This is the sort of wine that makes people realise Canada is playing with the big boys now. Rich, complex, multi-dimensional wine that lingers on the palate. It’s a new world-style Chardonnay with baked pastry and spice over fleshy fruit. But seamless in the glass. Turbot, Halibut or Monkfish are the perfect matches while in time it will become more complex and is clearly meant to become a benchmark for the region’s top wines.
Canada’s most famous wine style is also one of its rarest wines. Mostly because of the punishingly difficult challenge of harvesting wines in the dead of night in the bitter cold. The berries are pressed while frozen leaving the skins and (water) ice behind, just eking out dribbles of sweet nectar. So we enjoy a sweet wine layered with marmalade and quince, with a tang of zest. Extraordinary with citrus puddings.
Named after the owls that burrow in Prairie Dog holes, this is the kind of Chardonnay that gets you excited about Canada. And we’re excited. The 2014 was a ripe, nectarine-scented vintage, while others have had more cool-climate restraint. It’s made using all the classic techniques of barrel-fermentation and gentle handling and it shows. Put Canada – East and West Coast – on your drinking “to do list” this year.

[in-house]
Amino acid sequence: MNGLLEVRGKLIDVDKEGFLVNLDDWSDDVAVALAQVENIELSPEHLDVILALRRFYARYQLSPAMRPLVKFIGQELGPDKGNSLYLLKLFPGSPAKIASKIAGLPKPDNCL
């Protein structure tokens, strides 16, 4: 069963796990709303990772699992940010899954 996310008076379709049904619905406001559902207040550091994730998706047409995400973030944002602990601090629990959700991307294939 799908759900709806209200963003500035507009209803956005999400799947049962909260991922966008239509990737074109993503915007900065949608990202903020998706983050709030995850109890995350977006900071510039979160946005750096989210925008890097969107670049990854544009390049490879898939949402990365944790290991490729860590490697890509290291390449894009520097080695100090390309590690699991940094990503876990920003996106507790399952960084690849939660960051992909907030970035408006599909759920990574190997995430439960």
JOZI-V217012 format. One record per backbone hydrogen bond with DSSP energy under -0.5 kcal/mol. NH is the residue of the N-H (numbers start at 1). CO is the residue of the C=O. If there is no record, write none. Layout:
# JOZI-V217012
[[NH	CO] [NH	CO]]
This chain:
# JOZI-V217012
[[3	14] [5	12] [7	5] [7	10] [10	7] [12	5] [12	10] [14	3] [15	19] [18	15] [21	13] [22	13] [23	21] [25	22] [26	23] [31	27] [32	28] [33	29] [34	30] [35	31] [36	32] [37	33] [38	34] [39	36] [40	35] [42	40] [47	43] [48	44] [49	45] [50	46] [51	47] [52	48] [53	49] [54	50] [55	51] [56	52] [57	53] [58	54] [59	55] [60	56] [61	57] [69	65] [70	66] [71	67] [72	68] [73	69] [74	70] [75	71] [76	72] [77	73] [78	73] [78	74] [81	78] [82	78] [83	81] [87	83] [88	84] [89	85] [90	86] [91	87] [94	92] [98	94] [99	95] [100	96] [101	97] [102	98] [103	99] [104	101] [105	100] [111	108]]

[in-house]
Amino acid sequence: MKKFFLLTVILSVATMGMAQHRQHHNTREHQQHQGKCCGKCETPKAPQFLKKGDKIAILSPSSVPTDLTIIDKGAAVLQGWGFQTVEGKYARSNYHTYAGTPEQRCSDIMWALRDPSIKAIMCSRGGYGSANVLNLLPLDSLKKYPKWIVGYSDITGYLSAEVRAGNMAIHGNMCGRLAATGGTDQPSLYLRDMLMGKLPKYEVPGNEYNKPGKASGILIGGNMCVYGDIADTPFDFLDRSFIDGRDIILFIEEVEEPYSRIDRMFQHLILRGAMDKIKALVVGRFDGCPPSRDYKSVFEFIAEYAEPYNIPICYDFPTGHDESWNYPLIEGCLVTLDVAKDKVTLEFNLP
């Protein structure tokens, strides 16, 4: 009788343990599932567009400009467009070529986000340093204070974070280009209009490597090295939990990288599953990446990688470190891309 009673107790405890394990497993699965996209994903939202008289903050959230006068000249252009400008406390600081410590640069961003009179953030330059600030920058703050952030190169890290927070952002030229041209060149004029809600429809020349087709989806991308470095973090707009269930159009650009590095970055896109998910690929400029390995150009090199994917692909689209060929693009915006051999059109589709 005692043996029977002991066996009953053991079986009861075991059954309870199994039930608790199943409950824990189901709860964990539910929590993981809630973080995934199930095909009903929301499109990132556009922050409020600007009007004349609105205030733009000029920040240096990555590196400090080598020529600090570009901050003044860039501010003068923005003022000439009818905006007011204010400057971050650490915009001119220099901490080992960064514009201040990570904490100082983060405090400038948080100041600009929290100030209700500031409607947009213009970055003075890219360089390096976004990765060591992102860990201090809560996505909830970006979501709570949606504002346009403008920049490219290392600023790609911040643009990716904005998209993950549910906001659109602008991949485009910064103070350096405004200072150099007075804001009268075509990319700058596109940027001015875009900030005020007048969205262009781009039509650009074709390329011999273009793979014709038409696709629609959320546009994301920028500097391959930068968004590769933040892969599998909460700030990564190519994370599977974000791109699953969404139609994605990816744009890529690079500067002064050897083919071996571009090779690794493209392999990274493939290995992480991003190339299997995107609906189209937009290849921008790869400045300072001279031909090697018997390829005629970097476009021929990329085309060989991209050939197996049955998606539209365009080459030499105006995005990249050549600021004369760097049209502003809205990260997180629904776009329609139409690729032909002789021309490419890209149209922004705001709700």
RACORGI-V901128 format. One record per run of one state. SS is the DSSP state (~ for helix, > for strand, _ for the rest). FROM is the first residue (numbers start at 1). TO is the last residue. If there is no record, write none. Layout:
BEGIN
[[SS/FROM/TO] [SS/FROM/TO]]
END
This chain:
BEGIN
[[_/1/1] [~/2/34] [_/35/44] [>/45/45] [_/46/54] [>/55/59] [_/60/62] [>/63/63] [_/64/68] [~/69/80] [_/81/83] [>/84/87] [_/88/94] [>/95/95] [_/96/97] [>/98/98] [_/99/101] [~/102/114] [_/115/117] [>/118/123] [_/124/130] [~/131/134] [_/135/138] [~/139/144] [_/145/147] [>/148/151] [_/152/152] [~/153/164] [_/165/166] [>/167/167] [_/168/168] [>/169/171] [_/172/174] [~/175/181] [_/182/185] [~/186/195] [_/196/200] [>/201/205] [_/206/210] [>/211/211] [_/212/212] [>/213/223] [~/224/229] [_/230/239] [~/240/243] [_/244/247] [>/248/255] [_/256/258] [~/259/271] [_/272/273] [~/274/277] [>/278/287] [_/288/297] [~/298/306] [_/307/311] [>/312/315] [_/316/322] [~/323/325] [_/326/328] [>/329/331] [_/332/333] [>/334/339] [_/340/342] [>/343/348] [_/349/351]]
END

Two things you perhaps didn’t expect to hear in wine recommendations – Canada and concrete. Yet these are the secrets to this exceptional wine. The concrete captures the cool, raw, essence of Okanagan, leaving the wild, herbal, berry fruit naked for you to enjoy. The texture too is alive and exposed. Simple grills, roasted vegetables and mushrooms are this wine’s bedfellows.
See if you can dig out the 2010 vintage of this wine. It’s has a palate packed with fruit, so much so that it’s almost jammy, but just veers the right side of overdone. It was a big, lush vintage, and the winemakers have gone to town on new, glossy oak too. It’s no wallflower, but a fleshy, young-drinking claret with bags of fruit. Great for a sunday lunch, just keep a glass to snooze in front of the TV.
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Château Pichon Longueville Baron (or Château Longueville au Baron de Pichon-Longueville) is commonly referred to as Pichon Baron but not the same as Château Pichon Longueville Comtesse de Lalande. Is that clear? Non? Don’t worry, but leap at the chance to try these opulent, fleshy, sexy wines with oodles of sumptuous fruit. In spite of the name similarity, the Lalande wines are more restrained, reserved and classic. This is why people become obsessed with Bordeaux.